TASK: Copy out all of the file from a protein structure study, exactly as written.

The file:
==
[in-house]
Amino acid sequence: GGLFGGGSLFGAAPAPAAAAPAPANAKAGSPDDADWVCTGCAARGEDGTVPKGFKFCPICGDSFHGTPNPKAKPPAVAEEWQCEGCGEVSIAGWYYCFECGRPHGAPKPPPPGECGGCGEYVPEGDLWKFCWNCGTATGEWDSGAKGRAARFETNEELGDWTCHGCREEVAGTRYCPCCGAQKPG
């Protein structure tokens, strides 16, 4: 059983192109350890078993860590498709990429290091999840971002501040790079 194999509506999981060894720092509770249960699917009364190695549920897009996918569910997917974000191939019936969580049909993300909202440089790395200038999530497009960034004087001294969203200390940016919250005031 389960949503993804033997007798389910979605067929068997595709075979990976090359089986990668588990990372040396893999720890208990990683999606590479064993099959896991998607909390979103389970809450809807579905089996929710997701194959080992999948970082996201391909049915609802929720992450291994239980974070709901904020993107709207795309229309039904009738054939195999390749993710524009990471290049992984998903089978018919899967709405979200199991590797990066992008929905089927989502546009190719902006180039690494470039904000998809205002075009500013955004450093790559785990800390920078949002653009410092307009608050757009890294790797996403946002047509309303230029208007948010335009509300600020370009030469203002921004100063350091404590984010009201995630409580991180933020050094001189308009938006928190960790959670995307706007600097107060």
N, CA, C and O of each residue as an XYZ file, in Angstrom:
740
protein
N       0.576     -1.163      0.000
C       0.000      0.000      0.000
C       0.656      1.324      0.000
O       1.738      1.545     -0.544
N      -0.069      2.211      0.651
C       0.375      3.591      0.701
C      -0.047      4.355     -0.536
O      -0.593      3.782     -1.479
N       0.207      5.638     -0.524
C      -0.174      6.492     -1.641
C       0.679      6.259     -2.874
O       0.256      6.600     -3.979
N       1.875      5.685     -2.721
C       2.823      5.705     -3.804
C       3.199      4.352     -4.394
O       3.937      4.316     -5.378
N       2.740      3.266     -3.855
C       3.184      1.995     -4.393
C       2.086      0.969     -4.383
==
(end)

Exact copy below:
[in-house]
Amino acid sequence: GGLFGGGSLFGAAPAPAAAAPAPANAKAGSPDDADWVCTGCAARGEDGTVPKGFKFCPICGDSFHGTPNPKAKPPAVAEEWQCEGCGEVSIAGWYYCFECGRPHGAPKPPPPGECGGCGEYVPEGDLWKFCWNCGTATGEWDSGAKGRAARFETNEELGDWTCHGCREEVAGTRYCPCCGAQKPG
């Protein structure tokens, strides 16, 4: 059983192109350890078993860590498709990429290091999840971002501040790079 194999509506999981060894720092509770249960699917009364190695549920897009996918569910997917974000191939019936969580049909993300909202440089790395200038999530497009960034004087001294969203200390940016919250005031 389960949503993804033997007798389910979605067929068997595709075979990976090359089986990668588990990372040396893999720890208990990683999606590479064993099959896991998607909390979103389970809450809807579905089996929710997701194959080992999948970082996201391909049915609802929720992450291994239980974070709901904020993107709207795309229309039904009738054939195999390749993710524009990471290049992984998903089978018919899967709405979200199991590797990066992008929905089927989502546009190719902006180039690494470039904000998809205002075009500013955004450093790559785990800390920078949002653009410092307009608050757009890294790797996403946002047509309303230029208007948010335009509300600020370009030469203002921004100063350091404590984010009201995630409580991180933020050094001189308009938006928190960790959670995307706007600097107060």
N, CA, C and O of each residue as an XYZ file, in Angstrom:
740
protein
N       0.576     -1.163      0.000
C       0.000      0.000      0.000
C       0.656      1.324      0.000
O       1.738      1.545     -0.544
N      -0.069      2.211      0.651
C       0.375      3.591      0.701
C      -0.047      4.355     -0.536
O      -0.593      3.782     -1.479
N       0.207      5.638     -0.524
C      -0.174      6.492     -1.641
C       0.679      6.259     -2.874
O       0.256      6.600     -3.979
N       1.875      5.685     -2.721
C       2.823      5.705     -3.804
C       3.199      4.352     -4.394
O       3.937      4.316     -5.378
N       2.740      3.266     -3.855
C       3.184      1.995     -4.393
C       2.086      0.969     -4.383